There are a variety of ways to prepare for founding your own charity. There is, of course, the legal and bureaucratic work, but much more important is getting ready, skill and knowledge-wise. Many charities are founded on a whim or impulse, but the best charities are founded after considerable careful and deliberate thought.
Read, read and read some more
Most of the best books on founding things are for-profit books that have cross-applicable lessons. Here is some of the most helpful reading for founding a new charity, regardless of area:
Charity Entrepreneurship Blog
Doing Good Better
How to Measure Anything
Getting Things Done
Effective Altruism forum
As to area-specific reading, for example, if you’re interested in global poverty, you might want to read:
As well as review these websites:
For animal rights you might read:
Websites that could be of help:
But, of course, reading can only get you so far if you want to start a truly great charity.
Get some hands on experience
Work, volunteer, or intern at charities! Getting some experience, particularly at a smaller nonprofit in your area of choice, will give you a deeper understanding of the details of how charities work. Generally, you will learn more by getting a wide variety of experiences, e.g. interning at 4 organizations rather than working at a single one for several years.
We offer internships explicitly aimed at teaching charitable skills, but do consider organizations working directly in your field of interest, even if they do not mention the intent to train.
Don’t get married to a single idea
There are hundreds of charities that the world needs, so the real question is, which ones are of the highest priority to found. Thankfully, research has been done by Charity Entrepreneurship, Givewell, and Animal Charity Evaluators in order to pin down what the most effective interventions might be in any given area, and, more specifically, what the overall best charities to found might be.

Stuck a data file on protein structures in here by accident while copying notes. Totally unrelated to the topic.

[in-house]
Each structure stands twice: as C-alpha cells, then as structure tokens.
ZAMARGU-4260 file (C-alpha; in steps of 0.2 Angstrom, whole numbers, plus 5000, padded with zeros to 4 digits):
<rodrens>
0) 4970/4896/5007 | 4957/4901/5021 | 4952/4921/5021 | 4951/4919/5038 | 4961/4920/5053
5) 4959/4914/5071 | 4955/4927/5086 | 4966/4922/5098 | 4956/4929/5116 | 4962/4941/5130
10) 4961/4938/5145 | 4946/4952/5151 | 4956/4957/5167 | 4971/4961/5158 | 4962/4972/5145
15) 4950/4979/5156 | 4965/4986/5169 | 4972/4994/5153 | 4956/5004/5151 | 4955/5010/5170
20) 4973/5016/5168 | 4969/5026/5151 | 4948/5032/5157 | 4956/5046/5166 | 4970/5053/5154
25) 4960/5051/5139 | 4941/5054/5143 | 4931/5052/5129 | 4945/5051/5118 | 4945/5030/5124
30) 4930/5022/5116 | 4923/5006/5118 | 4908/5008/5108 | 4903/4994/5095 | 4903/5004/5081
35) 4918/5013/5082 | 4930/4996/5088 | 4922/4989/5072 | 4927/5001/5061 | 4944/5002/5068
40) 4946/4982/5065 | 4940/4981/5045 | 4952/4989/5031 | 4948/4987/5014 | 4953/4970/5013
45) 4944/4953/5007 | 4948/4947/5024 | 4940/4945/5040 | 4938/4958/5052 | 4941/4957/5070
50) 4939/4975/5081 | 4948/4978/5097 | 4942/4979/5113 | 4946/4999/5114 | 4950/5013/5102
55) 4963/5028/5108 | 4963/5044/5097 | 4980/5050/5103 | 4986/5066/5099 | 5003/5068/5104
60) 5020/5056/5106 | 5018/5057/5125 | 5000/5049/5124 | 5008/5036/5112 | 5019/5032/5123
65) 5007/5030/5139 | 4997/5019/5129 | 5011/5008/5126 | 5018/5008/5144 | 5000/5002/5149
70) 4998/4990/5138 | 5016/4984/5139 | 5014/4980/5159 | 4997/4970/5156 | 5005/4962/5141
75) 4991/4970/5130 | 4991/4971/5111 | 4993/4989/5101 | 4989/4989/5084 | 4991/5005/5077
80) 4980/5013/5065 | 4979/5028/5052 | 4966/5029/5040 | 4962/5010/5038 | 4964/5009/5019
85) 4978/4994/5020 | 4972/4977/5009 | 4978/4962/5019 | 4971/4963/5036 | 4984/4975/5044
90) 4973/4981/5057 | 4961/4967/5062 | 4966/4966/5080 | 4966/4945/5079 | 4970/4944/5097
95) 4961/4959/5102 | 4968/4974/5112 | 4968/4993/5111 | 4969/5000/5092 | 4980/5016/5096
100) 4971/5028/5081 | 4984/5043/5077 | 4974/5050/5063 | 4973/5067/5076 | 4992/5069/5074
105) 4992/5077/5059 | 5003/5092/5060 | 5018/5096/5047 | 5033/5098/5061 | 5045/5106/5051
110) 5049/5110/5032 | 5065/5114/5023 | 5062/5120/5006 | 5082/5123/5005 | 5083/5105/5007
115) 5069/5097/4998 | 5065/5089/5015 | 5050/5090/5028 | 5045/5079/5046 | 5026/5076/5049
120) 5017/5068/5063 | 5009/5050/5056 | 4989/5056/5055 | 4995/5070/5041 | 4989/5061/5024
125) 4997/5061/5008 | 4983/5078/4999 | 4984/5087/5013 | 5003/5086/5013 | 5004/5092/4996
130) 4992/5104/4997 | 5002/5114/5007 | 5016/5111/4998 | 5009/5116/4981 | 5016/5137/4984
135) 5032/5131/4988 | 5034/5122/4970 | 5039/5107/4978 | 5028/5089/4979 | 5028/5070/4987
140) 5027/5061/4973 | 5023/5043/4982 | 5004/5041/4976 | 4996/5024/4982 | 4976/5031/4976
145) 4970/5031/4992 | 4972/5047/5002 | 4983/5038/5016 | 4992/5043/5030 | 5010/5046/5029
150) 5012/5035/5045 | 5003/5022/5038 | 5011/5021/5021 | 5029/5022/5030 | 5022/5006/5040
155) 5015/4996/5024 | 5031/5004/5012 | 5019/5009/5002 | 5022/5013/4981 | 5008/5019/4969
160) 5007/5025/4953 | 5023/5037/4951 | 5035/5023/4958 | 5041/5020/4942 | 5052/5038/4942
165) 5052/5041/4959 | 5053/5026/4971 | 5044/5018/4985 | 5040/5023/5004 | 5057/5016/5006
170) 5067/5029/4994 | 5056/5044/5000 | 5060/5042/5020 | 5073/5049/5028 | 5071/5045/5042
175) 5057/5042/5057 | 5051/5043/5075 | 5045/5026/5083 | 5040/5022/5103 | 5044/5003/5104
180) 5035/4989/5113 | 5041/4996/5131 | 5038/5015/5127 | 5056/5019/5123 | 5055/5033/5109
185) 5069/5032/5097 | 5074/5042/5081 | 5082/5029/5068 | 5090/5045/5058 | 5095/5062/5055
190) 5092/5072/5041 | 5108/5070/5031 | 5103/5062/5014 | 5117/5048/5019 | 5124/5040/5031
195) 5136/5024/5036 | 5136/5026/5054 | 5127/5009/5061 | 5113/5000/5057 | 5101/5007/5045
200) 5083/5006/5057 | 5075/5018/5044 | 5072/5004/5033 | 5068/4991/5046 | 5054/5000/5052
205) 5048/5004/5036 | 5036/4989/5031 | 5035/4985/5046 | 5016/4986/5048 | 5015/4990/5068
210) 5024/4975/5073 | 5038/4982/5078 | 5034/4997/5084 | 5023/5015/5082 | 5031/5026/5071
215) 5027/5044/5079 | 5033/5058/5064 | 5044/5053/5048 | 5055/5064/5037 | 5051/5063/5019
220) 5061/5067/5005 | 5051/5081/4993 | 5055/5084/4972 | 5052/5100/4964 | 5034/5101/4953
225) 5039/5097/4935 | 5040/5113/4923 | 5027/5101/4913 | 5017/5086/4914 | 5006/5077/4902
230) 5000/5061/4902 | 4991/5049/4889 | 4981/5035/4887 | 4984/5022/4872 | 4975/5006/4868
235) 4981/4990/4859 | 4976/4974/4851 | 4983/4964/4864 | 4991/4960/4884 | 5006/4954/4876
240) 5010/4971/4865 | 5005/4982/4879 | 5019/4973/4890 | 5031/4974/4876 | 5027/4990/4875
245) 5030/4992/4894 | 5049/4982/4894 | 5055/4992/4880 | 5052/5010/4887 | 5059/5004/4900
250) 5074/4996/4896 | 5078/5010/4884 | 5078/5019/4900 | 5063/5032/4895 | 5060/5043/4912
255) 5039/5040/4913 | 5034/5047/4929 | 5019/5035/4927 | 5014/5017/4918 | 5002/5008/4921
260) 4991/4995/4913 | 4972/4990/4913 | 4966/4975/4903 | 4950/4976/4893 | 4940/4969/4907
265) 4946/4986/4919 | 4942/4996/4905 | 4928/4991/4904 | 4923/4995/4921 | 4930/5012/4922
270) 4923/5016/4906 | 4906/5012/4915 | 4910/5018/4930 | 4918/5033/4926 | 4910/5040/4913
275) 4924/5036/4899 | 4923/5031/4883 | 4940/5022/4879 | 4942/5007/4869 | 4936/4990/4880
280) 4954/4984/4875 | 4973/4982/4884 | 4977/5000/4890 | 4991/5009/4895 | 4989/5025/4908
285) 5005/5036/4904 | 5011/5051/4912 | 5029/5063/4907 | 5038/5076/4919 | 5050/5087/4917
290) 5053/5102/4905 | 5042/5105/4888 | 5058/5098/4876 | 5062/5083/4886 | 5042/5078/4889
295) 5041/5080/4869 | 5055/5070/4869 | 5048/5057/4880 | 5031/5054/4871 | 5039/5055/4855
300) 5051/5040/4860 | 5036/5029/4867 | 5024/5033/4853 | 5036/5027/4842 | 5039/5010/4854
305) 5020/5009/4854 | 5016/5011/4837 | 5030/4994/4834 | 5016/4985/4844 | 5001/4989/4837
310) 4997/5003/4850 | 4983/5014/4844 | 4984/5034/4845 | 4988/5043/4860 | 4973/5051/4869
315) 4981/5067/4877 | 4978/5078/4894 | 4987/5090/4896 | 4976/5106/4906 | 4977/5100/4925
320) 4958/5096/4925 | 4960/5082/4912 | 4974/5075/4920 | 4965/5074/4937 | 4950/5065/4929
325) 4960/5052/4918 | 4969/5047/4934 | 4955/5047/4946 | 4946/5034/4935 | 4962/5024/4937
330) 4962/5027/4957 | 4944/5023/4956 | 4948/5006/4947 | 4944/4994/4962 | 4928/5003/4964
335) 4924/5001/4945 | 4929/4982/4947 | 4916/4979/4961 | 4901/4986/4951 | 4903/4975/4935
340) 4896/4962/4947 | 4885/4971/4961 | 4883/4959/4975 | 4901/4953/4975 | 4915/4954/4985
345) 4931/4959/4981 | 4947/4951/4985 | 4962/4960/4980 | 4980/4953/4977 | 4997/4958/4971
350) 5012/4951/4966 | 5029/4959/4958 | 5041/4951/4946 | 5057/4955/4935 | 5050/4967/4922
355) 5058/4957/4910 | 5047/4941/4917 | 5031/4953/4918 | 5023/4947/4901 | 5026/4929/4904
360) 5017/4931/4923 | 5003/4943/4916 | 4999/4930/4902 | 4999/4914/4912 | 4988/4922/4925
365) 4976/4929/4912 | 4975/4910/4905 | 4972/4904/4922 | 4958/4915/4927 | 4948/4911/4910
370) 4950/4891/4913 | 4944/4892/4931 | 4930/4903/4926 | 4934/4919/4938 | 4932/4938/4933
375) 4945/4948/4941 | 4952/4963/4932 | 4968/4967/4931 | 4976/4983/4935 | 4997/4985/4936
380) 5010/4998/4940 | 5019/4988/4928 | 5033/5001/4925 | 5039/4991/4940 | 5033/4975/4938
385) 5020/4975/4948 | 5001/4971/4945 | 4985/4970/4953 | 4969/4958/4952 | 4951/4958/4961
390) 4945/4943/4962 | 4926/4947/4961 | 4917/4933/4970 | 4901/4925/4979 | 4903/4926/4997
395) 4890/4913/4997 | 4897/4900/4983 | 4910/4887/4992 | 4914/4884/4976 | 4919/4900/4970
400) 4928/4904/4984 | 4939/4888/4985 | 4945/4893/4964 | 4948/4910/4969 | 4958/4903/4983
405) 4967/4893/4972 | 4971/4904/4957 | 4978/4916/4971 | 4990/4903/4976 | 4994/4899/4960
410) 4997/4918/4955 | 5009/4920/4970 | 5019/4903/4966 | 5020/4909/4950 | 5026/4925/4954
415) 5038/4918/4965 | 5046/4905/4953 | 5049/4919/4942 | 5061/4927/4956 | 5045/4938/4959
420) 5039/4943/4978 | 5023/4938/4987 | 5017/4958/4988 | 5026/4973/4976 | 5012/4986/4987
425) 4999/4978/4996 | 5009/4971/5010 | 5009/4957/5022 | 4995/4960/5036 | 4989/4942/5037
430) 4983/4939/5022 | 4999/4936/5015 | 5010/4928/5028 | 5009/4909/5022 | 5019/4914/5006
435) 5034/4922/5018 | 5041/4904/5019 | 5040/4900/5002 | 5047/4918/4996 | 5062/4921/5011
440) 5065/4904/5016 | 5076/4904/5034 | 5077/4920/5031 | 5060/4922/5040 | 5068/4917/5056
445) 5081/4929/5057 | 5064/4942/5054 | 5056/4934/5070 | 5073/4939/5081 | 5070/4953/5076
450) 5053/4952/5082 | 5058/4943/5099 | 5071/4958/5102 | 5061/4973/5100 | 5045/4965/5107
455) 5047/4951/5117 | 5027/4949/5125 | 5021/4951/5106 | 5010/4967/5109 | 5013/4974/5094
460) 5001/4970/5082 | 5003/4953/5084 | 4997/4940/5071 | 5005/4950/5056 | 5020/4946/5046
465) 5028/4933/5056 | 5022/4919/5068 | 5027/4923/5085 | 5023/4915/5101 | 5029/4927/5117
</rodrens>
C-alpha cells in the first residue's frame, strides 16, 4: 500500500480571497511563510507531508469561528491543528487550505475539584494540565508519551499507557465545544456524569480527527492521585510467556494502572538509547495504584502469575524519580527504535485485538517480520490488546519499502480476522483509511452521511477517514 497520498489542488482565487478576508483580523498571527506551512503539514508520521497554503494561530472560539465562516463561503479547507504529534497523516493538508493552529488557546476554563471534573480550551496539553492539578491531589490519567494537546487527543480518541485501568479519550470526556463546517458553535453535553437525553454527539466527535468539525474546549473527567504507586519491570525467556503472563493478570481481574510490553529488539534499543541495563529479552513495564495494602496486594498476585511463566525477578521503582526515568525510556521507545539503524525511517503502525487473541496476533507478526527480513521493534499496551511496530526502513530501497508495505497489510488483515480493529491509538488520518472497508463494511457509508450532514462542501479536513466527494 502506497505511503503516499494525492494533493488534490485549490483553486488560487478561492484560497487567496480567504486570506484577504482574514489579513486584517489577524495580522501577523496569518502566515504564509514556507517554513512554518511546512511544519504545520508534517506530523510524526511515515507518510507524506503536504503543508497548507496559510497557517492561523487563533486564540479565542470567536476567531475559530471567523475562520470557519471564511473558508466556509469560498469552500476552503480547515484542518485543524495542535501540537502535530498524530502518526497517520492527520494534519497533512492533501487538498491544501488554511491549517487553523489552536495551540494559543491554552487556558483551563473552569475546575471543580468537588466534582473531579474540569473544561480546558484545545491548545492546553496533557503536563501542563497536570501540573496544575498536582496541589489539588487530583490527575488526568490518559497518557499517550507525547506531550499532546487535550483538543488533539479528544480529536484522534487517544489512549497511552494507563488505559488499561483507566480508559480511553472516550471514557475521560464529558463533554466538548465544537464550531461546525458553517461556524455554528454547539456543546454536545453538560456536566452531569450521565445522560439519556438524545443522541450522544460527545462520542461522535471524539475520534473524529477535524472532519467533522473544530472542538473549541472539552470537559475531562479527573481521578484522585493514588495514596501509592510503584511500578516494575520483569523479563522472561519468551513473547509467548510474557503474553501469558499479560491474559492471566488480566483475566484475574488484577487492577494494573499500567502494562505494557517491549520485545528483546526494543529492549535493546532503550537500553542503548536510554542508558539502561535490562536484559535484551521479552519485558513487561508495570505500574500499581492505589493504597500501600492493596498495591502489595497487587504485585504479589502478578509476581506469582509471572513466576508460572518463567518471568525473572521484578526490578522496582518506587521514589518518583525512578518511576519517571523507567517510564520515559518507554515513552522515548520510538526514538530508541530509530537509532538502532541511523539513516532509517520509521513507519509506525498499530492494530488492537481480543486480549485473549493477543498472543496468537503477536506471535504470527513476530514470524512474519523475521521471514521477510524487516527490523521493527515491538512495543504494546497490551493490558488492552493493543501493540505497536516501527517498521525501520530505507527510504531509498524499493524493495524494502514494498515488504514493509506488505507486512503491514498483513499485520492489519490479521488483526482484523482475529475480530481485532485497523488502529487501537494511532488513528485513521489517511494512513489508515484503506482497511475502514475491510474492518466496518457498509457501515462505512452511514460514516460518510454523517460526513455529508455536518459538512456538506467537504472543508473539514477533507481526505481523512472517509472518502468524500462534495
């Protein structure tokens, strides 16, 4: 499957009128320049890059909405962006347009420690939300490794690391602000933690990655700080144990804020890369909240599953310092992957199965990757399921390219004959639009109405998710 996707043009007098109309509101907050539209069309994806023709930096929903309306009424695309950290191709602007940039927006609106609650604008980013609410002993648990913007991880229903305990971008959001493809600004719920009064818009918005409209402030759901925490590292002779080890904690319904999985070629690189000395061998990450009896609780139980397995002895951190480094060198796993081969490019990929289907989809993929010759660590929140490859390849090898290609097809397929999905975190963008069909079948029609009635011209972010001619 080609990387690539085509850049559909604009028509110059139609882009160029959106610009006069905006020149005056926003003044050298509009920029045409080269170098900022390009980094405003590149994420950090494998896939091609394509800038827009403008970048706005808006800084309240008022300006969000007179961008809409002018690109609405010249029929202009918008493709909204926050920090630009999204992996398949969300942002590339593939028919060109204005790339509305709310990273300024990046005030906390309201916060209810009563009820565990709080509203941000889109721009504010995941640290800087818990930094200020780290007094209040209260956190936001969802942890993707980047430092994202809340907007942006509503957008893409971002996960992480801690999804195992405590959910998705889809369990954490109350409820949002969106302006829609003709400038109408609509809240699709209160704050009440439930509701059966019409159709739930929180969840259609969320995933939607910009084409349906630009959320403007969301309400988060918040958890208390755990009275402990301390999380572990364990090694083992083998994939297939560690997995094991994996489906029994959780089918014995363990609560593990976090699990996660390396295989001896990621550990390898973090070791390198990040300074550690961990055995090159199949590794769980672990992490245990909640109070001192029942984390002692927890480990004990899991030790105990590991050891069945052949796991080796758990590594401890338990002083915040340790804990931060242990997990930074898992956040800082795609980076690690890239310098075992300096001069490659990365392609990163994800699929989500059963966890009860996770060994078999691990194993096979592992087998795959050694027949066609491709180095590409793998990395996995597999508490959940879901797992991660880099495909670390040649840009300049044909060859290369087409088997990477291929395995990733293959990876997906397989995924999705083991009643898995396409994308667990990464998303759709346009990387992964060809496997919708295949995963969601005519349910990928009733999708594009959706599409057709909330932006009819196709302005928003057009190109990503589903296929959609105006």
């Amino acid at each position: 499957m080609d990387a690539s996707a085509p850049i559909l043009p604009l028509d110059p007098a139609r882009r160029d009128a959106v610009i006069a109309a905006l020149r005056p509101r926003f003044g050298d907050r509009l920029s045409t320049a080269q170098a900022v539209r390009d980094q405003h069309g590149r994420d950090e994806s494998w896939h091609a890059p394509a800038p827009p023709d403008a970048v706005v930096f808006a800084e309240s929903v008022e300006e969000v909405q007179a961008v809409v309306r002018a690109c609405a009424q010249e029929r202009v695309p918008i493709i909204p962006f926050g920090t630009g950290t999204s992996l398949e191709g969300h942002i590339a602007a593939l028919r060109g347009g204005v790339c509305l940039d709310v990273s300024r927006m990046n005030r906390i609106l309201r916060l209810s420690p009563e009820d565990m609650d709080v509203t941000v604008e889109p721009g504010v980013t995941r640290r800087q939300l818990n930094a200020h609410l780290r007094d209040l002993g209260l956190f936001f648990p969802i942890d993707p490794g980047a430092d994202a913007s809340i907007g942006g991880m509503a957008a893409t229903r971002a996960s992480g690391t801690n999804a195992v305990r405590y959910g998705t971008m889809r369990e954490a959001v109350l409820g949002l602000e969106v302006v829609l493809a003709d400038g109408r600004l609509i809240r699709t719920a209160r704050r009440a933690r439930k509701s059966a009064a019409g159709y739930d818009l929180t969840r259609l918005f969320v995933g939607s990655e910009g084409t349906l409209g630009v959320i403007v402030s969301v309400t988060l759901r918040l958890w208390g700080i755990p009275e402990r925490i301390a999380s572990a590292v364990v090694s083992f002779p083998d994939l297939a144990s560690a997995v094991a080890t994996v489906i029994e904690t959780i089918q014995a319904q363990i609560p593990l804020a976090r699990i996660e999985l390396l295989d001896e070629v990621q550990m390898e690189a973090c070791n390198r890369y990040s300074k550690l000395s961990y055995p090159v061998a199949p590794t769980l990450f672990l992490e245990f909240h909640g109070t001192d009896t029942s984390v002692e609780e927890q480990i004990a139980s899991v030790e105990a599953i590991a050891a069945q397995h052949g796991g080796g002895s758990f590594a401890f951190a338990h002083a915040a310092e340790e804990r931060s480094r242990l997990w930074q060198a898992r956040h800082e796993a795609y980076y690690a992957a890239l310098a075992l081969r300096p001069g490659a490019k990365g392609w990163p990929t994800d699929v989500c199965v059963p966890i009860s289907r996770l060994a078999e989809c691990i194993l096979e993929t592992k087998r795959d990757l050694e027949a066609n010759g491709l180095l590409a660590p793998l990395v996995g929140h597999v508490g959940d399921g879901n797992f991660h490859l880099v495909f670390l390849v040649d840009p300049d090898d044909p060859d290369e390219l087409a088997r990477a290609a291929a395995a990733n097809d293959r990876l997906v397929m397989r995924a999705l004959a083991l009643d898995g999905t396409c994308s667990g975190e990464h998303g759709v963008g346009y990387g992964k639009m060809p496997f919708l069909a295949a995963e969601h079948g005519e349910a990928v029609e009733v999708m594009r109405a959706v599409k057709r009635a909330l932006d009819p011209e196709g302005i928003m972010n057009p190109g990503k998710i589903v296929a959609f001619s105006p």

Speak to others who have founded a charity
Many people are willing to speak extensively about their field. If you contact the heads of the biggest charities, they will, most likely, not be able to speak to you, but the leaders of smaller organizations in fields related to the ones you are considering will often be interested in talking about their work if you have done your homework beforehand. If you cannot contact them directly, you can listen to them talk at lectures, conferences, or TED talks.
I am happy to speak to people who are considering charity entrepreneurship as a career path and help them think over whether it might be a good fit for them. I have also introduced people to other founders across different charities, and many others will likely do the same if you ask them
Apply for the Charity Entrepreneurship incubation camp
Programming bootcamps can teach in months what schools often take years to teach. Likewise, the Charity Entrepreneurship camp is focused on teaching as much as possible in 2 months to get someone from 0 to founding a great charity.
The camp focuses on both the hard and soft skills of building a charity: anything from making your first fundraising proposal to how to hire staff with the expertise you do not personally have. It’s built to apply to a range of people, from students fresh out of school to individuals who have worked in the charity sector for many years. All costs are covered for accepted applicants, including room and board. Applicants who go to the camp and decide to found an effective charity are also given a grant to cover their first ~6 months of charitable operating expenses.
The most helpful things you can do to get ready for founding a successful and high impact charities are: